While I did enjoy first issue of this story arc, I wasn't completely sold on the idea. I debated with myself about getting this book and finally caved. Thankfully, I was not disappointed.

In a post-Superhuman Registration Act world, the government has (re)formed a team of super-villains, using them to bring in unregistered superhumans. After reading this, your first question may be "how can the the general public be fine with the government using these known criminals?" Answering this question is exactly where this book succeeds. Warren Ellis convincingly shows that when enough "spin" is applied, almost any situation, no matter how bad it looks, can be portrayed in a positive manner. Note that I said "almost." In what I see as a brilliant move, Ellis admits that there isn't enough spin in the world to make a villain as despicable as Bullseye likable. And when Bullseye finally makes his appearance, trust me, it's worth the wait. Justice like lightning indeed.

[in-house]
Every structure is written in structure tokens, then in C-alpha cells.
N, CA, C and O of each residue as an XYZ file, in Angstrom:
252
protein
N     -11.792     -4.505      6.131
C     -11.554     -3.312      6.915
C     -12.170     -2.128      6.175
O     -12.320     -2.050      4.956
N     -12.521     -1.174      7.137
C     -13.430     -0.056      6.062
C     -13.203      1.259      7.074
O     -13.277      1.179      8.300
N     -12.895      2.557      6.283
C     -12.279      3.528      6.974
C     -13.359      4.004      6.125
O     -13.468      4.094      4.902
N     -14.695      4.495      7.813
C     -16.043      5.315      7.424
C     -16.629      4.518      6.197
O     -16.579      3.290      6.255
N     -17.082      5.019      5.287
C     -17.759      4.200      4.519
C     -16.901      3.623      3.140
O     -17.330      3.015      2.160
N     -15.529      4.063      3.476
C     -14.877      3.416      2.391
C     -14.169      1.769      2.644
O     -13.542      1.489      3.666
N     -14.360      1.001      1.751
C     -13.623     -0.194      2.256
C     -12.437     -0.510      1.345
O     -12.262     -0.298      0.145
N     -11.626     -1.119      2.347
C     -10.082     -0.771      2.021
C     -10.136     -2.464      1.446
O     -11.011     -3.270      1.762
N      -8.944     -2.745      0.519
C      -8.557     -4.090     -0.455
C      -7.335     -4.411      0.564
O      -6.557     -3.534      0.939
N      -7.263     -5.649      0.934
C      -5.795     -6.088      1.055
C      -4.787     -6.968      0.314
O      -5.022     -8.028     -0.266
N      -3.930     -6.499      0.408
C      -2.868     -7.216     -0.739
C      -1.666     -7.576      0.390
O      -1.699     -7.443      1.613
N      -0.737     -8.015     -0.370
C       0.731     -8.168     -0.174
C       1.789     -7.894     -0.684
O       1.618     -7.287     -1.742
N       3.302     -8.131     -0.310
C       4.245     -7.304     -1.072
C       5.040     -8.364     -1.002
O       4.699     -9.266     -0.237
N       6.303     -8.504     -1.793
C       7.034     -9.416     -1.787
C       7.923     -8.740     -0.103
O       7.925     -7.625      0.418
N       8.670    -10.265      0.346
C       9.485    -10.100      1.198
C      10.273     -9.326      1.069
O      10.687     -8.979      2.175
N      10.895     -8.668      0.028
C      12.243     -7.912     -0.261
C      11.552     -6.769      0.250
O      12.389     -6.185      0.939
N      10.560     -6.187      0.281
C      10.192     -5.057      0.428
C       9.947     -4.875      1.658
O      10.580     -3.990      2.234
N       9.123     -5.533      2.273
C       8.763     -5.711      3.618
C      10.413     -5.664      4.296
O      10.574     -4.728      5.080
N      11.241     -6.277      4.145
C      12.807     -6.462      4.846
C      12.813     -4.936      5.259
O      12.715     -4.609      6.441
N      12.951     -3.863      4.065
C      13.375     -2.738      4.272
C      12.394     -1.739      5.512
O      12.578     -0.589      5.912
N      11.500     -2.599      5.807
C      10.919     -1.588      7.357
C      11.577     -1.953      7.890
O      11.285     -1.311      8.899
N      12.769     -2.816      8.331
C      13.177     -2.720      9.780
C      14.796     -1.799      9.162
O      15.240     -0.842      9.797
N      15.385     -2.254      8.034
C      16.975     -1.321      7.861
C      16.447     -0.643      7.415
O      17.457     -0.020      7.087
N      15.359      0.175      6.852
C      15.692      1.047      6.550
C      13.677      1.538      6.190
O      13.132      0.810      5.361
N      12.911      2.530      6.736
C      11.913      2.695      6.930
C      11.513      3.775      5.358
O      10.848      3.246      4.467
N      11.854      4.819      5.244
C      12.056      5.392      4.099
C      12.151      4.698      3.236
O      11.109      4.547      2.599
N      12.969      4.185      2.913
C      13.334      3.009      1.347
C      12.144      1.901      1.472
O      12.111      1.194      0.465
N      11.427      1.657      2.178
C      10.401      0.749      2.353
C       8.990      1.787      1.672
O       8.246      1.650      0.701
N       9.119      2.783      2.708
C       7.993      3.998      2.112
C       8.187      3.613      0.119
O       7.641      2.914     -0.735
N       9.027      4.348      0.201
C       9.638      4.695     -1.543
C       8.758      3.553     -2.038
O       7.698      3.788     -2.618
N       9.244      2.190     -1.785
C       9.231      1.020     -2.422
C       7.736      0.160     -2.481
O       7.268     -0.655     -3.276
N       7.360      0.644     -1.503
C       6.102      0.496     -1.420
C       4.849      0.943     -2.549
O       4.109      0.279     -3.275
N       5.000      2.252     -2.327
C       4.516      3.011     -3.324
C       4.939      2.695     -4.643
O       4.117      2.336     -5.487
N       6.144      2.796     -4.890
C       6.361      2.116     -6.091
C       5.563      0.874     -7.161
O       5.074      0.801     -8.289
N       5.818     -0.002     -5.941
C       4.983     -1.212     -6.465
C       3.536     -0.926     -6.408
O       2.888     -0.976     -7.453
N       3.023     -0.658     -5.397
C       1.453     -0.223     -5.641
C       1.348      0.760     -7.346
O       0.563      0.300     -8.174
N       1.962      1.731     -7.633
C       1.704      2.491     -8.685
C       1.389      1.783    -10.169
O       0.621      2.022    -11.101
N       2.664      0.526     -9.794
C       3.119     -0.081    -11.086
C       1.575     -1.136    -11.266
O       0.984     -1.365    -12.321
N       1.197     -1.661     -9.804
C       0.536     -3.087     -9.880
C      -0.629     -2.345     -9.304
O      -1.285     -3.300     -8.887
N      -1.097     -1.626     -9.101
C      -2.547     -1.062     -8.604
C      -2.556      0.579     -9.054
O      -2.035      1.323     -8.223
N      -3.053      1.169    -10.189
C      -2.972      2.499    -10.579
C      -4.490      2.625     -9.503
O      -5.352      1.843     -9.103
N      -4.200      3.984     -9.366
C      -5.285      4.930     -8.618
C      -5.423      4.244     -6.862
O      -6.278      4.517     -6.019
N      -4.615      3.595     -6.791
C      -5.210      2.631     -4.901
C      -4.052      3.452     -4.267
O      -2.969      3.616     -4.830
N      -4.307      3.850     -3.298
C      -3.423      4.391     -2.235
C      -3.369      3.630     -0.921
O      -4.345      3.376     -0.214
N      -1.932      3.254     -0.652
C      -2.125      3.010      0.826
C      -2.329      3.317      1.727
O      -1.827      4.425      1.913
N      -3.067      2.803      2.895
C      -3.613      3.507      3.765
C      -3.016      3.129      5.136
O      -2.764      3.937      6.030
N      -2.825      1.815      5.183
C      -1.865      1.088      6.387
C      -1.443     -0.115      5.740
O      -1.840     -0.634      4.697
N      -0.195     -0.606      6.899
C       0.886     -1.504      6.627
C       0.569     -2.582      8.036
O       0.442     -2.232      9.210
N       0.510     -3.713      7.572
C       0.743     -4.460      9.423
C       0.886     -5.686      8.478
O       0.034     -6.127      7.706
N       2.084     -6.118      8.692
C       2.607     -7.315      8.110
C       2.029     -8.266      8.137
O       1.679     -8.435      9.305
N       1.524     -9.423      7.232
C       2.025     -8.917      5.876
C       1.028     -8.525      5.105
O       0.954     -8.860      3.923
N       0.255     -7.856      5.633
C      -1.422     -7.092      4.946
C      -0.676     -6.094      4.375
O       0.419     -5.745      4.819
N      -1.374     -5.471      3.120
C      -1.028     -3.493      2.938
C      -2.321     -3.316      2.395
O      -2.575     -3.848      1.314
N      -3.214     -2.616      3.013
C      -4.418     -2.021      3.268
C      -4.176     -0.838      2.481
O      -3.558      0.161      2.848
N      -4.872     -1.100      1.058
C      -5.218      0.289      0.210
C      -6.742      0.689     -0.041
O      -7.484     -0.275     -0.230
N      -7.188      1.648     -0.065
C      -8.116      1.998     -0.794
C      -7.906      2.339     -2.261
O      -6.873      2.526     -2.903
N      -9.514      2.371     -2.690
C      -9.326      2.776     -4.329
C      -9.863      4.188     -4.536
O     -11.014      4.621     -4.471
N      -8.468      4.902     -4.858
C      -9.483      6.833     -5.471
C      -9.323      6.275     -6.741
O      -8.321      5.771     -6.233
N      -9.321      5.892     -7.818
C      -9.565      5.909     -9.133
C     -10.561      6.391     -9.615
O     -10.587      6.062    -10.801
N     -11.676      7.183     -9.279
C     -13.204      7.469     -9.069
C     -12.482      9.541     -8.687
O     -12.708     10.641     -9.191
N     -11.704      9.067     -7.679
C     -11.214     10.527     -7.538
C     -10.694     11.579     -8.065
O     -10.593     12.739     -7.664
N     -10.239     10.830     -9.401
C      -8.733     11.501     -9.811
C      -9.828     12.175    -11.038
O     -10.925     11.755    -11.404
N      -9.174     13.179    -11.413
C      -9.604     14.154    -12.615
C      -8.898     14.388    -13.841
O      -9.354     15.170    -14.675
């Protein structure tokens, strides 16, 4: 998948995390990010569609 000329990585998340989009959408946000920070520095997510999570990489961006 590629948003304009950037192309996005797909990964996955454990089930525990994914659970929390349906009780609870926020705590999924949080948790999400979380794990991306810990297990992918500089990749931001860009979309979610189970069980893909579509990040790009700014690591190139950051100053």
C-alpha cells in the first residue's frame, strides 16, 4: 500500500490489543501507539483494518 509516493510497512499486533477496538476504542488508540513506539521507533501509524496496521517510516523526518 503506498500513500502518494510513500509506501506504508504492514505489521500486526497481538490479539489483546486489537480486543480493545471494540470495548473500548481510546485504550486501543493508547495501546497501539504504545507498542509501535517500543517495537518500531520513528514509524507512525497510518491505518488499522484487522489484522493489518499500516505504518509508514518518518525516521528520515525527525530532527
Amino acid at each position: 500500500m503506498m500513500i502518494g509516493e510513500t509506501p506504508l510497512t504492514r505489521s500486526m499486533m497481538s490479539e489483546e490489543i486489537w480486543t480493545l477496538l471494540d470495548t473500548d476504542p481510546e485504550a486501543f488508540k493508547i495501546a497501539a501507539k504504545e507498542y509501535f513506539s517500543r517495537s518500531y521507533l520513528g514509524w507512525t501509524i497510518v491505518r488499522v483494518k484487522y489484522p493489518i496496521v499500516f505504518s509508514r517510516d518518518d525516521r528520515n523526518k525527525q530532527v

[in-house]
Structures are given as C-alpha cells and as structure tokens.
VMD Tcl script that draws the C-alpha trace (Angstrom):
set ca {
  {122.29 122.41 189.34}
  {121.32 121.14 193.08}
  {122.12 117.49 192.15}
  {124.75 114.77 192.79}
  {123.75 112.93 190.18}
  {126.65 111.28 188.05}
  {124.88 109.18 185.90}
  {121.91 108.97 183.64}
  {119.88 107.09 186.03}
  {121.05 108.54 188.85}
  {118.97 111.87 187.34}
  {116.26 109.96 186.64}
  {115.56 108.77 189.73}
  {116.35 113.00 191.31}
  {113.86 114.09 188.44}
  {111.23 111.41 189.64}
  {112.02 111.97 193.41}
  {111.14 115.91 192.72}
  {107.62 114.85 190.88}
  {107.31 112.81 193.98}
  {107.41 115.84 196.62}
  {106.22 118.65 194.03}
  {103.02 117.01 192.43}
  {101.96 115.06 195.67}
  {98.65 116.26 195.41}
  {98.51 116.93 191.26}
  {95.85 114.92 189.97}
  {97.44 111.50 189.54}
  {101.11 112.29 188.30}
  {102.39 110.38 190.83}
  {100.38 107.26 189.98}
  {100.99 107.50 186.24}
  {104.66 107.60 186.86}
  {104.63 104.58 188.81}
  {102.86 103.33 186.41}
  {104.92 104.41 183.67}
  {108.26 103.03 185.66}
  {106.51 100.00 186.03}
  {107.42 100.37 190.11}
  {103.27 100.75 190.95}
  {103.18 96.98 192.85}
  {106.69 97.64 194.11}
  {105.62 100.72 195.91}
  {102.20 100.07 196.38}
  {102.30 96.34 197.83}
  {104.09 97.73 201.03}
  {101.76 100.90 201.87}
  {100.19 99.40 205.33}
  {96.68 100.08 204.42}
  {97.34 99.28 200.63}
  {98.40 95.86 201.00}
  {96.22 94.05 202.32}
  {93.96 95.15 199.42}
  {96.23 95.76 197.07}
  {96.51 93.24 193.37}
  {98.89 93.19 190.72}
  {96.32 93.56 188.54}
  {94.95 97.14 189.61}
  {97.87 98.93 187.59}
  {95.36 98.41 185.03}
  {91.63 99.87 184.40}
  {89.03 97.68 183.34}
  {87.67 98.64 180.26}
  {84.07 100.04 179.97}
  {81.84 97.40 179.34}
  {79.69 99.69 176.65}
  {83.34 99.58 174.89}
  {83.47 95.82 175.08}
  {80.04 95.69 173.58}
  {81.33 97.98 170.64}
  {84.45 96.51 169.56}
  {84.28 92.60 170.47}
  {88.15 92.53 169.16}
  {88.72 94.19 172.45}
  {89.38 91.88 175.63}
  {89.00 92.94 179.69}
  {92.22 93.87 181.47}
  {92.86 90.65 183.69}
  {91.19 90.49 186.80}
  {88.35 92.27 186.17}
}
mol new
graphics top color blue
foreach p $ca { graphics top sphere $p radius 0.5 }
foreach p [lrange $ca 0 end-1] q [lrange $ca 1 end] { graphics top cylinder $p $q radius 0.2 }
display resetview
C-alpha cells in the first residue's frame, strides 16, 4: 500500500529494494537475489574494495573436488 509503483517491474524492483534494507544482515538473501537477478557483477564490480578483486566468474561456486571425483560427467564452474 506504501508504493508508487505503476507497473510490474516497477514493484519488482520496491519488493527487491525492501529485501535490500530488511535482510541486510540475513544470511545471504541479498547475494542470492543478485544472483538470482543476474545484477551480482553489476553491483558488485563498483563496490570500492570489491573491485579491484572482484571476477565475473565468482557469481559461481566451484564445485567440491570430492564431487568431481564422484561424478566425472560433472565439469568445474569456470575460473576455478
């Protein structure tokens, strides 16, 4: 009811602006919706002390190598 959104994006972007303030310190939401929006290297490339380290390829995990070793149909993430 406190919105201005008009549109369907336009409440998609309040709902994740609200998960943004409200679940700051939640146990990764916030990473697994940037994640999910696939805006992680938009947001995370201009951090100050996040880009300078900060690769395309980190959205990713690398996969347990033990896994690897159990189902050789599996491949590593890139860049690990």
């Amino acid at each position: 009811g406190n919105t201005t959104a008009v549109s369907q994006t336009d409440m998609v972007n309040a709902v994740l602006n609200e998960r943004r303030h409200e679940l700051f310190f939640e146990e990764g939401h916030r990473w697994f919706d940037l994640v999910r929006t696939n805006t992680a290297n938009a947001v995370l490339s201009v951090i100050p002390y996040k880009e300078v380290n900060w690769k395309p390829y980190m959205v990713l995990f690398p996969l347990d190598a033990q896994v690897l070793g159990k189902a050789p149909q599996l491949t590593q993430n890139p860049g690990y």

Deodato's artwork adds that extra layer of "oomph" to the book. His fight scenes are a pleasure to watch, adding just the right amounts of kinetic energy to the story.

I thoroughly enjoyed this book, but after reading this, I'm left with one question: Am I the only one that didn't know the Scarlet Spider was still active?

Wednesday, February 14, 2007

Tuesday, February 13, 2007

Seriously Now

What?!? I guess Lois decided that the "Man of Steel" wasn't man enough for her.

The text in this panel is hilarious, but the it's the art that really sells it. Lets take a closer look.

Seriously, do I even want to know what happened last night?

Monday, February 12, 2007

It Begins